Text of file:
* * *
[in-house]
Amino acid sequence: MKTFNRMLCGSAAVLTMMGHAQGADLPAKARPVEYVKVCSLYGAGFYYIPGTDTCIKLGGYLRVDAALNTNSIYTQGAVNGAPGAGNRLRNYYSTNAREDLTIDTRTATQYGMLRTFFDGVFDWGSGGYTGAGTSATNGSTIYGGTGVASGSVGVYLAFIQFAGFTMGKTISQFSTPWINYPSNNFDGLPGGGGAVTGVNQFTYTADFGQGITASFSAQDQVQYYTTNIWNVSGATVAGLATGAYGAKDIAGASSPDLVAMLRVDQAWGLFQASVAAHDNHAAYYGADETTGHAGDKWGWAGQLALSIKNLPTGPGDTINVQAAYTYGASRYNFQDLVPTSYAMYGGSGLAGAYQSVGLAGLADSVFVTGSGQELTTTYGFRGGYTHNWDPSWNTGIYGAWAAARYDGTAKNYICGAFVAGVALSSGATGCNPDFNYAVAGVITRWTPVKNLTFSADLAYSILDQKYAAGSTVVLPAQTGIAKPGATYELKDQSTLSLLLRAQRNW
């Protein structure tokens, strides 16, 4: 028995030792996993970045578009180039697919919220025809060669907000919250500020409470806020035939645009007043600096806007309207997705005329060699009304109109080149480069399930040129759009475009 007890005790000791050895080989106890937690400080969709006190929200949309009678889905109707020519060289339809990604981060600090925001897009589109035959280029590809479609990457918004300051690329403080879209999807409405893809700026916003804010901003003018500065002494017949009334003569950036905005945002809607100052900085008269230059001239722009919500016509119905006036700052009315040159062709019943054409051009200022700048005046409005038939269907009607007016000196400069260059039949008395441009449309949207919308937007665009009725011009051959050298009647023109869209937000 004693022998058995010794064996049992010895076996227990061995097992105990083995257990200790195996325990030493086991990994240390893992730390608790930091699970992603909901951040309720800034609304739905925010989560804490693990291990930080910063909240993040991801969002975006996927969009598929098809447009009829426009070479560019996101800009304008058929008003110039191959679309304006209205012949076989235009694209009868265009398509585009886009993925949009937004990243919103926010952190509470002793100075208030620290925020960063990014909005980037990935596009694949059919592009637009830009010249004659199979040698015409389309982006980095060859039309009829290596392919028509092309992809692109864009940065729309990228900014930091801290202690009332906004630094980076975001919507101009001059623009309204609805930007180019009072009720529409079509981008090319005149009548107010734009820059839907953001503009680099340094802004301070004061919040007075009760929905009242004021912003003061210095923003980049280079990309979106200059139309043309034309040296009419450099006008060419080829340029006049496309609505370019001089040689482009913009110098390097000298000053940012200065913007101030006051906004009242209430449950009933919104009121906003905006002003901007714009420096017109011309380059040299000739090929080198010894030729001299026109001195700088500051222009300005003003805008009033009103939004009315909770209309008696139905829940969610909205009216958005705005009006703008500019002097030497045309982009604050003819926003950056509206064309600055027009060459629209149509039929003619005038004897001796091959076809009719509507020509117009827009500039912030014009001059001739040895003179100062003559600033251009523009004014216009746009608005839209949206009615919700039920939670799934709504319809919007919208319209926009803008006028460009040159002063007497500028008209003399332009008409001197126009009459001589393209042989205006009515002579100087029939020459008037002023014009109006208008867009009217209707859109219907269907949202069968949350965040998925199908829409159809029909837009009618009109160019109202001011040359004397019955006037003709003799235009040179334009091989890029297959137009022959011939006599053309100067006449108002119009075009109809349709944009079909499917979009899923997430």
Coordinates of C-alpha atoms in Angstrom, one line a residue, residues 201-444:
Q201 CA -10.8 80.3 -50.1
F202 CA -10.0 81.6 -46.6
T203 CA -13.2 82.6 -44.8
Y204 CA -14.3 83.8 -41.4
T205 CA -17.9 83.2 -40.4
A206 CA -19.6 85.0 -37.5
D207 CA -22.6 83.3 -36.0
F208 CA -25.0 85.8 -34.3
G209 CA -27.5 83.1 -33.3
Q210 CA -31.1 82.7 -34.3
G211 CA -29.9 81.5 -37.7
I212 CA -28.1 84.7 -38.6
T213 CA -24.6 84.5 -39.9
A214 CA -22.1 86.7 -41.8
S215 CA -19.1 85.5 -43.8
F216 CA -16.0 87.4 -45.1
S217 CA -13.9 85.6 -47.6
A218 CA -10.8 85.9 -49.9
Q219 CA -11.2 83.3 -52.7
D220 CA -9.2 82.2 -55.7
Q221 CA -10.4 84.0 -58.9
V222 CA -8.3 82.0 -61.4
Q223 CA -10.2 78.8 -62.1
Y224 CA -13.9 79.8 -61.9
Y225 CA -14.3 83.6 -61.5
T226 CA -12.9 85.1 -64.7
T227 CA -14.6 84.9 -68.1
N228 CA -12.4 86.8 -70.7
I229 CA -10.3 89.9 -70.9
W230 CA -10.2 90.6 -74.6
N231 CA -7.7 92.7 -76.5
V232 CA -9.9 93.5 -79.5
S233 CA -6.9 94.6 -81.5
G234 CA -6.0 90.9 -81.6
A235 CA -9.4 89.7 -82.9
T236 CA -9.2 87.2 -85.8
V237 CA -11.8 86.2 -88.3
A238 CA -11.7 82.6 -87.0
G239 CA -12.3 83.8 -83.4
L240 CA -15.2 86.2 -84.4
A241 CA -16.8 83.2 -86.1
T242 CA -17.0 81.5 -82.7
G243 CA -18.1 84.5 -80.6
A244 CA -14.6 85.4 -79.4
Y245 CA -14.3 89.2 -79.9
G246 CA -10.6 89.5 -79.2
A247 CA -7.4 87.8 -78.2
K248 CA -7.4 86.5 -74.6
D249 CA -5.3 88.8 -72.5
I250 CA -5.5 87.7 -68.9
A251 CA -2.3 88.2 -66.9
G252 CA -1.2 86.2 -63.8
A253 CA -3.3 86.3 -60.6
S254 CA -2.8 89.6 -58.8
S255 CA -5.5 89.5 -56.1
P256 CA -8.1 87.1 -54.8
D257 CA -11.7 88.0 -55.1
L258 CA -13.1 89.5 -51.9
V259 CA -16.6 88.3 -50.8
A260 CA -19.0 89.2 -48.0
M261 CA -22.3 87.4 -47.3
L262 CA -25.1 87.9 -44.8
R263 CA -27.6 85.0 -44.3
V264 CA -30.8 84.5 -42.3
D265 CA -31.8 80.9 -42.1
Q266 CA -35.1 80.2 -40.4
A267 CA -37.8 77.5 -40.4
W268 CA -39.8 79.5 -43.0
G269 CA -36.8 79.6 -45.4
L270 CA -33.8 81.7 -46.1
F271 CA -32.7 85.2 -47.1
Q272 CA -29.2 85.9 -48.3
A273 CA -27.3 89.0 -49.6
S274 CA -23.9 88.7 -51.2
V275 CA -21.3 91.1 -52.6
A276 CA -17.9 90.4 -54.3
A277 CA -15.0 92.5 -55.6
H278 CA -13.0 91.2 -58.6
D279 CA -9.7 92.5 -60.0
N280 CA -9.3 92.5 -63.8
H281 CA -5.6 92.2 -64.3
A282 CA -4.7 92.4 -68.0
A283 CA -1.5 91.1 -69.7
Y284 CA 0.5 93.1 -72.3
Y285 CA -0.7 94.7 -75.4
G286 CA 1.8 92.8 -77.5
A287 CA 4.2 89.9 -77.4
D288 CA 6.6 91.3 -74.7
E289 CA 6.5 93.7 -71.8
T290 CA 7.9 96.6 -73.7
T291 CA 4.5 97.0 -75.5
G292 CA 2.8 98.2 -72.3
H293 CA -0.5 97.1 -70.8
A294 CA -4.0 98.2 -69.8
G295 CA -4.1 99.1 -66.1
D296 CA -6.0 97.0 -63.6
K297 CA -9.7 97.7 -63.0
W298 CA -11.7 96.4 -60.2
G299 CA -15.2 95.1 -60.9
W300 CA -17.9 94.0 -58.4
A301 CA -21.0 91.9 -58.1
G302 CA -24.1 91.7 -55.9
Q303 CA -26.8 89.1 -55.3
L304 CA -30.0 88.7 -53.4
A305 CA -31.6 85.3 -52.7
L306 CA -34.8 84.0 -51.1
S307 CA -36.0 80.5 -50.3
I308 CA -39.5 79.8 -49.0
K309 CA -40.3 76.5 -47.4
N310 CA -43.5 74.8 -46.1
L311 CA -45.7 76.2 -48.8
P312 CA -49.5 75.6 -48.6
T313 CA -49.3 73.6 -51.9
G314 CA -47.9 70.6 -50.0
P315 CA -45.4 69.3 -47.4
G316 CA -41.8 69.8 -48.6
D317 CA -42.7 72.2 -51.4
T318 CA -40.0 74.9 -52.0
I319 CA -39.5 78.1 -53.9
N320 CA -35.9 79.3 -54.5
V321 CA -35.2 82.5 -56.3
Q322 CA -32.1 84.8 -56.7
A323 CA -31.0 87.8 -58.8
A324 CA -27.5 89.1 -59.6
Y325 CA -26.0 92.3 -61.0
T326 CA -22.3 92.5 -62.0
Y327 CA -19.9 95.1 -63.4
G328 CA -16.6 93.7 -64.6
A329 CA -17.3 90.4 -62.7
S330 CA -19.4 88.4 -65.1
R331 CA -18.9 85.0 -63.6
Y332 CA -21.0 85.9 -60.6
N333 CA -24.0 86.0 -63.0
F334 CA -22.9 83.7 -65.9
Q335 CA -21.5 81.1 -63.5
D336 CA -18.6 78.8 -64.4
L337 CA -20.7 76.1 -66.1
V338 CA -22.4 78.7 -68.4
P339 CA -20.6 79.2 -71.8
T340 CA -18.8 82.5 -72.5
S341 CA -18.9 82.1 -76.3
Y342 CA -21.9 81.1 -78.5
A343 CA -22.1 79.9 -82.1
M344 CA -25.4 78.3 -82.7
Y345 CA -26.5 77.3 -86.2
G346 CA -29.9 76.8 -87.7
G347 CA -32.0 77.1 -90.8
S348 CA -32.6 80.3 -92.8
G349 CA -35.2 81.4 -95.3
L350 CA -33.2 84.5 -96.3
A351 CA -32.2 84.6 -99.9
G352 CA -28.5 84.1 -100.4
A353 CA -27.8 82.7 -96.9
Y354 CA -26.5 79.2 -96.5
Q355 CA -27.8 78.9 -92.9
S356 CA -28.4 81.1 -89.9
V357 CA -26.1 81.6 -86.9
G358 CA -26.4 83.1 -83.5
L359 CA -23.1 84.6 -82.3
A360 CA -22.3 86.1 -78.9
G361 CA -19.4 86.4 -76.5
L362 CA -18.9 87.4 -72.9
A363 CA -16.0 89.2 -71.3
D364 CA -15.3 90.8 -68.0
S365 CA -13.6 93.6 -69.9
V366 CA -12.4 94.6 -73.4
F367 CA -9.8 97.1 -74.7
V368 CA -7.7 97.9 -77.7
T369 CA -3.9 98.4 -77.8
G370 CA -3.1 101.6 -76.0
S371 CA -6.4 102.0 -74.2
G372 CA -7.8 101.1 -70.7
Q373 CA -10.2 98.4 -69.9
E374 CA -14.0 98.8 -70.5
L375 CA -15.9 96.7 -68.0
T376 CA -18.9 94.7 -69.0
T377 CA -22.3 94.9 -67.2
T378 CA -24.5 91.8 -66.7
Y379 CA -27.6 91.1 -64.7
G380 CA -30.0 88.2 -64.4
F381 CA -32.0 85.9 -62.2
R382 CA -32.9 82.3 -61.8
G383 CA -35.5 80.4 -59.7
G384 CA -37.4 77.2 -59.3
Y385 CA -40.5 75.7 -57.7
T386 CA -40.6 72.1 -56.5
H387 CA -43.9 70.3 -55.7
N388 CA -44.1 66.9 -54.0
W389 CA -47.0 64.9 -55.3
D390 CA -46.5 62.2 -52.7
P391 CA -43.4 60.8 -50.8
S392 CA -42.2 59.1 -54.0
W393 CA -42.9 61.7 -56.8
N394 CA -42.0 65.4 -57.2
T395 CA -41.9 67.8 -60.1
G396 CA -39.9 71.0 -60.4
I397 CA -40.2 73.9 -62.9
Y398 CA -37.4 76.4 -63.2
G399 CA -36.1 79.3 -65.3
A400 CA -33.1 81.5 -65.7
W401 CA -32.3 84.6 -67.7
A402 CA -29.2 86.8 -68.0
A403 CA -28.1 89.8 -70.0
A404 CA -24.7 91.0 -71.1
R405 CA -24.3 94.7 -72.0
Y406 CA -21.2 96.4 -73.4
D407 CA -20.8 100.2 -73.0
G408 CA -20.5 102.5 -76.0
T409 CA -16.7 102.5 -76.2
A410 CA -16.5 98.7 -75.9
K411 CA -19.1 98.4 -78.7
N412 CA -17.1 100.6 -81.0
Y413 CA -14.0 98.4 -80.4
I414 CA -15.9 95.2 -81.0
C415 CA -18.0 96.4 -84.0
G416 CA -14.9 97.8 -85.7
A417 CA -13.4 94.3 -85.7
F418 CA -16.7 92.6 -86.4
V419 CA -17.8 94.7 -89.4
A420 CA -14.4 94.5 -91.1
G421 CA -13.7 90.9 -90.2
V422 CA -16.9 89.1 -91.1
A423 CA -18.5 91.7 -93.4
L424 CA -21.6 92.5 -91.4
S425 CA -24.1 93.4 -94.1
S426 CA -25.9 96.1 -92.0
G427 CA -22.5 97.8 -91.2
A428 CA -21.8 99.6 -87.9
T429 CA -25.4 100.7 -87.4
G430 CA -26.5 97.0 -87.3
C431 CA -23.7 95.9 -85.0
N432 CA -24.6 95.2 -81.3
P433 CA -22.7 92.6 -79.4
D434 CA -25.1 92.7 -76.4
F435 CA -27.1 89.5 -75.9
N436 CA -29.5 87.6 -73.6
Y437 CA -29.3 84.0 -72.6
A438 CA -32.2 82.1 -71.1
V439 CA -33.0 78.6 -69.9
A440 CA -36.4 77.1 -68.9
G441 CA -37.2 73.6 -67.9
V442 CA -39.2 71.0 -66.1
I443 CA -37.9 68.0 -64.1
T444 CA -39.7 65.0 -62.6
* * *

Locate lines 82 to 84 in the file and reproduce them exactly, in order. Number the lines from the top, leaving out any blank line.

H278 CA -13.0 91.2 -58.6
D279 CA -9.7 92.5 -60.0
N280 CA -9.3 92.5 -63.8